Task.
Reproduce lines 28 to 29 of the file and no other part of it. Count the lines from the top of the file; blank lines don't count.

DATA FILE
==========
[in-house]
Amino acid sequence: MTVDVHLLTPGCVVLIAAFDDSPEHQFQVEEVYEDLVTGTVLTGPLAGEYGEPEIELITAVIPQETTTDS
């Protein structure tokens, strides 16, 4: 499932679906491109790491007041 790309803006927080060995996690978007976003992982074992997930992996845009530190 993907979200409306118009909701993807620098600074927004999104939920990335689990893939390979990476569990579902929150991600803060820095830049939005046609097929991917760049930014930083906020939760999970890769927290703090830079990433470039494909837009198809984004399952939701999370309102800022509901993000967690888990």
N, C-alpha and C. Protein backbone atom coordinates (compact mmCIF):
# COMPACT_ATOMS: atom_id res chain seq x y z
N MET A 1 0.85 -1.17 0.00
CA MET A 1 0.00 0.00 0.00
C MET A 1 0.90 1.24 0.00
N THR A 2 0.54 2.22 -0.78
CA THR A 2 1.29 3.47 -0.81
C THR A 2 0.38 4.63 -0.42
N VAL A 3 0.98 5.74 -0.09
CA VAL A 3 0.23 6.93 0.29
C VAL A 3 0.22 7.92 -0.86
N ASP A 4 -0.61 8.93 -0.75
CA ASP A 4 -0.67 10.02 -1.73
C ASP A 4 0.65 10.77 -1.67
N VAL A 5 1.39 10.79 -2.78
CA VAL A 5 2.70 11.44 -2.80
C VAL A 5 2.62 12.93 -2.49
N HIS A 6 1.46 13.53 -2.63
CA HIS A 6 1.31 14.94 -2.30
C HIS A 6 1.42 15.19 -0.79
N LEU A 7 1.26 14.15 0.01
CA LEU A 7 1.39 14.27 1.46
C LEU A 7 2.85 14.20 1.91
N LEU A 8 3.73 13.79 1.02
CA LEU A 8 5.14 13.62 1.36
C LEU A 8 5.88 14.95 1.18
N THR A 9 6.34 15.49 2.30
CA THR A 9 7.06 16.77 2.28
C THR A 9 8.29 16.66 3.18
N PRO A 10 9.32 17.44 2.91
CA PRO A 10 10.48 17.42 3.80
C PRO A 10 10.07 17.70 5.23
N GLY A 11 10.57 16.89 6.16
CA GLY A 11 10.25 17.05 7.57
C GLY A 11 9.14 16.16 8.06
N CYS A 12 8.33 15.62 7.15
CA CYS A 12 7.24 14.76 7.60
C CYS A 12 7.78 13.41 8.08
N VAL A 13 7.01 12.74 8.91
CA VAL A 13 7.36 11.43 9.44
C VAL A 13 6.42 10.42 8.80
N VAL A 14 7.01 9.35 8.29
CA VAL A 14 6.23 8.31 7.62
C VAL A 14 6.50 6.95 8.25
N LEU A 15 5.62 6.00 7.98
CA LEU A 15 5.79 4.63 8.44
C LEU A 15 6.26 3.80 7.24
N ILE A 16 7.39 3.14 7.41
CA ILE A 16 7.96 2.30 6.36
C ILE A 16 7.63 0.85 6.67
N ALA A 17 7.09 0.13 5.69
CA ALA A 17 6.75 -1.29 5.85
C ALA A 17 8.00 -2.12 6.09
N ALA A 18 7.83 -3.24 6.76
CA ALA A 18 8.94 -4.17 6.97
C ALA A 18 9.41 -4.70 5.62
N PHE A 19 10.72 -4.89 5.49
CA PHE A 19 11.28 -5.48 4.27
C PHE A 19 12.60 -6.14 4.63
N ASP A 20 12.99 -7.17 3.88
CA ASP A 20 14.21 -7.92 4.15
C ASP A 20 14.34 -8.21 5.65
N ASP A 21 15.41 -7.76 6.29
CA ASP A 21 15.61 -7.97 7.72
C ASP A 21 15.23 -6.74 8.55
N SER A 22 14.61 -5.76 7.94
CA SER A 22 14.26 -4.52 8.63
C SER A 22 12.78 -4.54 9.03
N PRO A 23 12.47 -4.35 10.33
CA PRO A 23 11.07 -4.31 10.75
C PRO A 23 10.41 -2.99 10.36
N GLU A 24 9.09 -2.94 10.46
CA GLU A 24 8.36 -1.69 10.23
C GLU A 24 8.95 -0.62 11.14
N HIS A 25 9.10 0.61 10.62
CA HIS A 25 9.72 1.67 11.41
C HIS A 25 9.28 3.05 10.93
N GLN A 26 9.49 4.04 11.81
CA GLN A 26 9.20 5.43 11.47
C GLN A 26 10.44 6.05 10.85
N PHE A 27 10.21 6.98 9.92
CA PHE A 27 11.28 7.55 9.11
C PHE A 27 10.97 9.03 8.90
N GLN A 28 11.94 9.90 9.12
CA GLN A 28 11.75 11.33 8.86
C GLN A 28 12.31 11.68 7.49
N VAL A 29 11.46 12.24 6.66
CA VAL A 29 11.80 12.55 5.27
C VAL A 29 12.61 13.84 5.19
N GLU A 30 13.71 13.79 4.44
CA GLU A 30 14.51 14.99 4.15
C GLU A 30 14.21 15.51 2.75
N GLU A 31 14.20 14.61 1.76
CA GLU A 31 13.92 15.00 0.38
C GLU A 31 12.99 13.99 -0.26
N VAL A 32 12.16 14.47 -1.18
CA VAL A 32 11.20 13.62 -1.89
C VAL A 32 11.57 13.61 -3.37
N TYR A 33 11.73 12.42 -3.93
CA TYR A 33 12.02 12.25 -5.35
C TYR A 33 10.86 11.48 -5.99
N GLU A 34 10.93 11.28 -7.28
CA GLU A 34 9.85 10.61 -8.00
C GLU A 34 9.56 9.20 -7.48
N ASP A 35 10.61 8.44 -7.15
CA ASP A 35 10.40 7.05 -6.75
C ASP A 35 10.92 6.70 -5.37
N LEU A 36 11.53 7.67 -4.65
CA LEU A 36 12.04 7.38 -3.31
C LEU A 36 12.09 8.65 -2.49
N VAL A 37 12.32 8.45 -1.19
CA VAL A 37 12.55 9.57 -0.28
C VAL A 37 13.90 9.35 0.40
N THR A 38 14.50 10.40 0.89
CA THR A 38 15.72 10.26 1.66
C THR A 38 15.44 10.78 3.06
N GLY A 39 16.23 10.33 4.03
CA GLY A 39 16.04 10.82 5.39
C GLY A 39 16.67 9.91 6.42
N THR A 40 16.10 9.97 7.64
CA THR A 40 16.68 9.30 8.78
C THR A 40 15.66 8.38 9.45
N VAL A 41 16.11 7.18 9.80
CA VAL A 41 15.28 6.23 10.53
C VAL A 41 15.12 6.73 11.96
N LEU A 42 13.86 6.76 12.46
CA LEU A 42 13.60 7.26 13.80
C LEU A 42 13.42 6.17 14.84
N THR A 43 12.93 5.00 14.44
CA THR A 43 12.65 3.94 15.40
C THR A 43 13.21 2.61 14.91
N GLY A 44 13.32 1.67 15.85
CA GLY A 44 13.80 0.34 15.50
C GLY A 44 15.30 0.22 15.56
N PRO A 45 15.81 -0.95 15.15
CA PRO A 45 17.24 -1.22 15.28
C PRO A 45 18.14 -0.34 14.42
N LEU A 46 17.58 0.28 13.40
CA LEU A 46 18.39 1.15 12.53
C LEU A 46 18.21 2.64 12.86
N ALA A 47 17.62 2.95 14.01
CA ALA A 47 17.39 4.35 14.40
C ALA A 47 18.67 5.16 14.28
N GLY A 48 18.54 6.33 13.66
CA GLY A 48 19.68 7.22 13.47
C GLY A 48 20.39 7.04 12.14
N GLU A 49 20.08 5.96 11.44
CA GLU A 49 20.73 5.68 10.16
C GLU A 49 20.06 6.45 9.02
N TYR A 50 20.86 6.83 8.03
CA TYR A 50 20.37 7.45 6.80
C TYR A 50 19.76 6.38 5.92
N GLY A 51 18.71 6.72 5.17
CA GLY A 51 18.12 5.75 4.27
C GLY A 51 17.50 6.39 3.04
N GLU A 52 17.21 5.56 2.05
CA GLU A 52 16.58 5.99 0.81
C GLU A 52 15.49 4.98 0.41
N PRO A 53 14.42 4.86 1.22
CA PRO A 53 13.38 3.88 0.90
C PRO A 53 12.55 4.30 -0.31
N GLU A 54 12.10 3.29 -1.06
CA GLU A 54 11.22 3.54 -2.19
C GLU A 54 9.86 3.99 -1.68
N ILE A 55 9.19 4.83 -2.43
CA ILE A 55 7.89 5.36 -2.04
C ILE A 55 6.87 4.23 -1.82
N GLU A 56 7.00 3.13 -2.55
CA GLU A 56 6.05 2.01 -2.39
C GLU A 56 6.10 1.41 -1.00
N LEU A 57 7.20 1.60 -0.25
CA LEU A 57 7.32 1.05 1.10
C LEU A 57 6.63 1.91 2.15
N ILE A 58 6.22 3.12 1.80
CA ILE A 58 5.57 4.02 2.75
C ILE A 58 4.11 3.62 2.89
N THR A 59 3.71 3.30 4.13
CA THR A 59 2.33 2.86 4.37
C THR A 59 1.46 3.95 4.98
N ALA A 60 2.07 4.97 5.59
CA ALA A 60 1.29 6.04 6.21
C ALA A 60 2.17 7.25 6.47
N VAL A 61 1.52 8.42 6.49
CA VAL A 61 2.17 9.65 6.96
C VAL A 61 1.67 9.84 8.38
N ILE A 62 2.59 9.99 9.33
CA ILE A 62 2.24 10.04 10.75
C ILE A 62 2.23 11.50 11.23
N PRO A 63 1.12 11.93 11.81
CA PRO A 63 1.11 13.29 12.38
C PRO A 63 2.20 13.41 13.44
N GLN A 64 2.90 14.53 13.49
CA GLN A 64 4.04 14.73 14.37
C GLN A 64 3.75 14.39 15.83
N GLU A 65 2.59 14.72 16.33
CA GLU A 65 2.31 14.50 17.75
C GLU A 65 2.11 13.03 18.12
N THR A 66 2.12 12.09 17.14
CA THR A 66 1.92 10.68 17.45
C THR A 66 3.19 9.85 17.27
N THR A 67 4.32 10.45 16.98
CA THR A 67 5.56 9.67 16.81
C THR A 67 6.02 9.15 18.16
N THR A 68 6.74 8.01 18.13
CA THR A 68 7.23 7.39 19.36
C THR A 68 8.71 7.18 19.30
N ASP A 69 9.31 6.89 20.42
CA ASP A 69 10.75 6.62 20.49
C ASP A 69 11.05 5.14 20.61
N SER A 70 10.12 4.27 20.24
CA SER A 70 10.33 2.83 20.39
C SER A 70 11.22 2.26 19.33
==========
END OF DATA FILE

CA LEU A 8 5.14 13.62 1.36
C LEU A 8 5.88 14.95 1.18